Running the Cost-Benefit Analysis on the Metro Crash?

by Ben Somberg

What was the cost, in dollar terms, of the nine lives lost in the DC Metro crash on Monday? And how does that compare to what the cost would have been to prevent the accident, or lessen the severity of it? Should we do a cost-benefit analysis to determine the best policy?

Edward Tenner's post at the Atlantic looks at the absurdity of the proposition:

The disturbing truth is that even at the old, higher number, the loss of 9 human lives would not be grounds for replacement of the older model cars offering less survivability. Even if all nine casualties could have been spared, the $888 million estimate cost of replacing 1970s cars newer, safer models would have been almost $100 million per life, more than twelve times the pre-2008 $8.04 million statistical value of life used by the EPA.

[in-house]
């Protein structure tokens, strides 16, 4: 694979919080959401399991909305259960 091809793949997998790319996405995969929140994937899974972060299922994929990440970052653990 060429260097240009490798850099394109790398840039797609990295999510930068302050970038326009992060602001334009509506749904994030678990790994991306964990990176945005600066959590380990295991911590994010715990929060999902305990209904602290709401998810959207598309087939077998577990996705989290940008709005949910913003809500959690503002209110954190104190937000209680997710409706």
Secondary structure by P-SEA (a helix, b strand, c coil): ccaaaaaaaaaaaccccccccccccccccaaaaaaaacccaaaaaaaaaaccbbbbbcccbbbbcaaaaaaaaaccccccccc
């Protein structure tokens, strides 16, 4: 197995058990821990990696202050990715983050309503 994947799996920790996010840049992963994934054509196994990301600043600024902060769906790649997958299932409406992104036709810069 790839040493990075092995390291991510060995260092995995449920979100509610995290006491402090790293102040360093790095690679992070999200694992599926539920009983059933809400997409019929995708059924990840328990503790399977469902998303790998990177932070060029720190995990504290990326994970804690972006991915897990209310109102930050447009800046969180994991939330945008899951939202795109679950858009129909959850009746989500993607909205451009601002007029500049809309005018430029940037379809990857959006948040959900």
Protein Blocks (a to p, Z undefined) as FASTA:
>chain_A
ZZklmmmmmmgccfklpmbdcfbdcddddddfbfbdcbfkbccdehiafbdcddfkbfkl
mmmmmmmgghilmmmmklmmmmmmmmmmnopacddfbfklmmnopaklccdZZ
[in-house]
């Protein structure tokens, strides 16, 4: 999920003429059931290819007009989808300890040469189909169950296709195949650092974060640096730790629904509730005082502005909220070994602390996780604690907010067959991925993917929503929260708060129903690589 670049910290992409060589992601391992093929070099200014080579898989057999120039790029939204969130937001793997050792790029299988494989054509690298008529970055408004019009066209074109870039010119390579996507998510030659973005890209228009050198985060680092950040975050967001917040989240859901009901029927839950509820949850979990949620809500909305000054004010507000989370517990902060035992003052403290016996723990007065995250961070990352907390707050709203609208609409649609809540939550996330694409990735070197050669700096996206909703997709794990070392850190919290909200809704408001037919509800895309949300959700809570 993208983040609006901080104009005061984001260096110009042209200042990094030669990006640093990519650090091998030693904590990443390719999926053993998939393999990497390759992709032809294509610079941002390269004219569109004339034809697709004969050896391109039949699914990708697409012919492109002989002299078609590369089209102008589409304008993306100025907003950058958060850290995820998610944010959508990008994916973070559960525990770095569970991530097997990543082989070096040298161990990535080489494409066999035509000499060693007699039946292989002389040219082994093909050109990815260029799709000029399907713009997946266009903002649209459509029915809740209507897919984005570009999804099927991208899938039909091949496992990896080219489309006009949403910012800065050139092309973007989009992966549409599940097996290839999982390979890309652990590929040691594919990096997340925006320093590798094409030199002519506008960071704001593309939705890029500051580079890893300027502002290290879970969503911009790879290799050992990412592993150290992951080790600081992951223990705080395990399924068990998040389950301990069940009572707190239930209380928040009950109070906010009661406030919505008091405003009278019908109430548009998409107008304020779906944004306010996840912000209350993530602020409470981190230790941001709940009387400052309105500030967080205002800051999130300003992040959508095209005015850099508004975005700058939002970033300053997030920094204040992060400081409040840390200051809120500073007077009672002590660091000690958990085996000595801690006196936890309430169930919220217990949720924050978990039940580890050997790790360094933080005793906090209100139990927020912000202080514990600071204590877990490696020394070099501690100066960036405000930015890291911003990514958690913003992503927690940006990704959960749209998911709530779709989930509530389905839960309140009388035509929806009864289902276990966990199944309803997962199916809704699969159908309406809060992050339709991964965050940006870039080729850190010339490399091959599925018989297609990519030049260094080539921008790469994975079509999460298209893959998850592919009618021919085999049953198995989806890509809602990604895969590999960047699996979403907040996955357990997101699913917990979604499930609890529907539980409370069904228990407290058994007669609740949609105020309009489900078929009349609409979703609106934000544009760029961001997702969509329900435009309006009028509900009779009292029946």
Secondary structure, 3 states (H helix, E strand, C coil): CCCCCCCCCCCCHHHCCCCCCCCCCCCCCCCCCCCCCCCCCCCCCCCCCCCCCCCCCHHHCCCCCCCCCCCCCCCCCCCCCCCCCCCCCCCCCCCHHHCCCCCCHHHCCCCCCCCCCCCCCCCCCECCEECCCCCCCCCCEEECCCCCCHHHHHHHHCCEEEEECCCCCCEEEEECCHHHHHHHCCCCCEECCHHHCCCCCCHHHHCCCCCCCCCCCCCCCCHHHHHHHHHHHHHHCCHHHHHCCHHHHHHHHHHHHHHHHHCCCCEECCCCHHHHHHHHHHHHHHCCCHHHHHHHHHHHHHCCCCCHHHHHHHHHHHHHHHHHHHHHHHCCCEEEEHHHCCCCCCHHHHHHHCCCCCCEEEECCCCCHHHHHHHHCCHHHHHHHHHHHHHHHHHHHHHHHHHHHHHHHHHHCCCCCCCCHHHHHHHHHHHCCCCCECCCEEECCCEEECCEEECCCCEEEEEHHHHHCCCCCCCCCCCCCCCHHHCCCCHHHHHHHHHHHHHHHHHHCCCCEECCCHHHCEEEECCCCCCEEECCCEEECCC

This makes me think. In terms of economic efficiency, aren't Metro and most other public transportation systems arguably way too safe?

Well, you get the point.

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